In its decision filed on January 12, 2017, the New York Appellate Division, First Department (“Appellate Court”) decided that the New York medical malpractice plaintiff’s expert’s affidavit raised a material issue of fact as to whether the defendant physician and defendant hospital departed from the accepted standard of medical care in diagnosing and treating the plaintiff’s 2006 ectopic pregnancy, and that such departure proximately caused the rupture and removal of the plaintiff’s left fallopian tube.
The defendants filed their motion for summary judgment that the trial court subsequently granted. The defendants’ motion for summary judgment included their expert’s opinion that the defendant physician provided appropriate care when she saw the plaintiff on June 6, 2006 and ordered a repeat BhCG (a hormone produced during pregnancy) test, that no further tests were necessary that day because the plaintiff was stable, and that it was appropriate and proper for the attending physician at the defendant hospital’s family practice clinic on June 7, 2006 to receive the laboratory reports, which indicated that the pregnancy was likely resolving by itself.
The defendants’ expert further opined that with respect to the plaintiff’s June 22, 2006 visit to the defendant hospital’s emergency room, where the attending physician told the plaintiff that he was too busy to perform diagnostic laparoscopy and would only perform a more invasive procedure, the hospital’s staff fully explained to the plaintiff the risks of her signing out against medical advice, and that there was in any event no immediate need for surgical intervention because the plaintiff was stable. Finally, the defendants’ expert opined that neither the defendant physician’s treatment nor the performance of a salpingectomy at the defendant hospital on June 23, 2006 caused the plaintiff’s fallopian tube to rupture.
In opposition to the defendants’ motion for summary judgment, the plaintiff raised issues of fact by submitting the report of an expert who opined that, in light of the plaintiff’s symptoms, which were indicative of an ectopic pregnancy, and medical history, which included a previous ectopic pregnancy, the defendant physician should have followed up with the plaintiff immediately after the results of the BhCG test she ordered on June 6, 2006 became available, and that as a result of her failure to do so, the plaintiff lost the opportunity to be timely treated with methotrexate and avoid a ruptured fallopian tube.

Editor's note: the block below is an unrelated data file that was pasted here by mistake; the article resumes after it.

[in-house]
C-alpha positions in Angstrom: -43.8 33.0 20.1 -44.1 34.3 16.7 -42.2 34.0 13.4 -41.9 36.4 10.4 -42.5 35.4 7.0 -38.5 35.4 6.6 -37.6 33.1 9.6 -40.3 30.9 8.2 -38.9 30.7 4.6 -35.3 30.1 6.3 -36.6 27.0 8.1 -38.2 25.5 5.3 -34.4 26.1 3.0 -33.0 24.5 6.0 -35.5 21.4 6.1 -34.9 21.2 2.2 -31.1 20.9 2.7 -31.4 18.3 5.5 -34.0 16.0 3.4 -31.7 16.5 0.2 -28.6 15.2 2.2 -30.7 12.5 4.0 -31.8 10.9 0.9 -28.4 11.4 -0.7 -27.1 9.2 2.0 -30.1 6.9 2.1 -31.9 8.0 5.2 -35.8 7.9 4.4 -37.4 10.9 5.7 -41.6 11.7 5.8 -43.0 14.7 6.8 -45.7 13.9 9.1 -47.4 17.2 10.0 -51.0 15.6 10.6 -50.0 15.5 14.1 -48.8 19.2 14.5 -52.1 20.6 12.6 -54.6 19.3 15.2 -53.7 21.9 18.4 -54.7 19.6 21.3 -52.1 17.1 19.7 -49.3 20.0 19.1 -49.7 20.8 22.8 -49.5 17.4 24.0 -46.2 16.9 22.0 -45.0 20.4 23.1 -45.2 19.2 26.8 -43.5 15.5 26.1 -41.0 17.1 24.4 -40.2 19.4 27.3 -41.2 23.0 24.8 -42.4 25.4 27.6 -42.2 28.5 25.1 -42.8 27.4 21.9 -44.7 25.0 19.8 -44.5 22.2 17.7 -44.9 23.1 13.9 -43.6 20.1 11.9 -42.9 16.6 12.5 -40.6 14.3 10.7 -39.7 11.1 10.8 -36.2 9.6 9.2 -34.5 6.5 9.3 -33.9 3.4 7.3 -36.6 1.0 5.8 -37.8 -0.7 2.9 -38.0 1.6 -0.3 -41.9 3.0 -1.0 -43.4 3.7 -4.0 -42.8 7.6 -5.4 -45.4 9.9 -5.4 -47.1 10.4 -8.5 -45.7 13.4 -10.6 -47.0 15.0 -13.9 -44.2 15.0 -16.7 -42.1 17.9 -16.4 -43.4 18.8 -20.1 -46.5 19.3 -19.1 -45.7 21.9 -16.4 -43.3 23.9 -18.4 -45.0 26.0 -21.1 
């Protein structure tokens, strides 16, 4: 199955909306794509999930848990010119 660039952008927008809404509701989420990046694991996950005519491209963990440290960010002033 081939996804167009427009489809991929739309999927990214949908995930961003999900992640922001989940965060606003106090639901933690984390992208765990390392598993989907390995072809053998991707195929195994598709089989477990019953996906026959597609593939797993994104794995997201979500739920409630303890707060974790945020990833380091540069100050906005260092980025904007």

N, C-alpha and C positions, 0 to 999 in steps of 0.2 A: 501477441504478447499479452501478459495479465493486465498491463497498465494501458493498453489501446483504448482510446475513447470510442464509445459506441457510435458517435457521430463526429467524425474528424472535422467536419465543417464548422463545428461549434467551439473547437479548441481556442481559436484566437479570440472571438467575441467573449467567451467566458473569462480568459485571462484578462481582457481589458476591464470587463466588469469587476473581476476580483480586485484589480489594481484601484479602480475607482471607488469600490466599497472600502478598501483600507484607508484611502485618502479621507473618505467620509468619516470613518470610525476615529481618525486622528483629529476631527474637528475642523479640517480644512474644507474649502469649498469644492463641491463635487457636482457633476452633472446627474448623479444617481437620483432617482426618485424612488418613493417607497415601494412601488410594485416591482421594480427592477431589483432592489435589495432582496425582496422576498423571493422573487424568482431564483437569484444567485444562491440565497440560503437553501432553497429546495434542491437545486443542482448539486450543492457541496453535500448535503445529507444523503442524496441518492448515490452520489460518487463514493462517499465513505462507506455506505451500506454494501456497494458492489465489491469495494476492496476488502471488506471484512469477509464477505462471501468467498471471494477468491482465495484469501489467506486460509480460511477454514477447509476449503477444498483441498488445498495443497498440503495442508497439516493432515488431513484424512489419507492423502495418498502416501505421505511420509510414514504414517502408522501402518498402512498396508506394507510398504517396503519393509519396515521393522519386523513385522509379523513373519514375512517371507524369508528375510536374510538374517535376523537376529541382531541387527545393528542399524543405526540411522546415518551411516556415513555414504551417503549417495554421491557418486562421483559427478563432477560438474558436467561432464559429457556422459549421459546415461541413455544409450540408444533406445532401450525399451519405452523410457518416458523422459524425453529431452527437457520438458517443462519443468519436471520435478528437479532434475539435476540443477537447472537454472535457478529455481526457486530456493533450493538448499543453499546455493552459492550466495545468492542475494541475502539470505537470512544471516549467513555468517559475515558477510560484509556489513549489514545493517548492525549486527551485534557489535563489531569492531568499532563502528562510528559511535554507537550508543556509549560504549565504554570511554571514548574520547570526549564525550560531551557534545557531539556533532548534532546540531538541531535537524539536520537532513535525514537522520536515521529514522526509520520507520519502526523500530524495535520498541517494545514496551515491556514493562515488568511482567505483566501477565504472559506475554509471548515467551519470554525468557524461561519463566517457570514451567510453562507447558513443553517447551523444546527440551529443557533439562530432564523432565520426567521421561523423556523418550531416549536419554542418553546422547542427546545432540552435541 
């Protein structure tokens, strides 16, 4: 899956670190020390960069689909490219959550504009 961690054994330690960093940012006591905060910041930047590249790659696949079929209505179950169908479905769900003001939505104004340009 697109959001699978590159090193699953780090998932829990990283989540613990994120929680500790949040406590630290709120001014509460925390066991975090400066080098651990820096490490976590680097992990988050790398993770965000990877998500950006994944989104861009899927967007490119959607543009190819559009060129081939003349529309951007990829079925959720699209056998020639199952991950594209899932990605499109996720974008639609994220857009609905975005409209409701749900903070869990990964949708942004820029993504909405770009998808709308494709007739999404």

The Appellate Court noted that the defendants contend that the plaintiff was solely at fault because she was told to return to the family practice clinic two days later and failed to do so, but the Appellate Court noted that there is no evidence in the record that an appointment was ever made for the plaintiff for June 8, 2006.
The Appellate Court held that the evidence presents issues of fact as to whether an appointment was scheduled and missed, whether the defendant physician breached the standard of care by not following up with the plaintiff after the June 7, 2006 BhCG test results became available (whether or not the alleged appointment was missed), and the apportionment of fault. The Appellate Court stated that the defendant physician was actively involved in the plaintiff’s treatment, even if she was not the plaintiff’s primary physician. Therefore, summary judgment for the defendants was improper.
Source Torres v. Cergnul, 2017 NY Slip Op 00236.
If you or a loved one suffered injury (or worse) due to the misdiagnosis of ectopic pregnancy (the late diagnosis of ectopic pregnancy, the failure to diagnose ectopic pregnancy, or the failure to properly treat an ectopic pregnancy), you should promptly find a medical malpractice lawyer in your U.S. state who may investigate your ectopic pregnancy medical malpractice claim for you and represent you or your loved one in a medical malpractice case involving an ectopic pregnancy, if appropriate.
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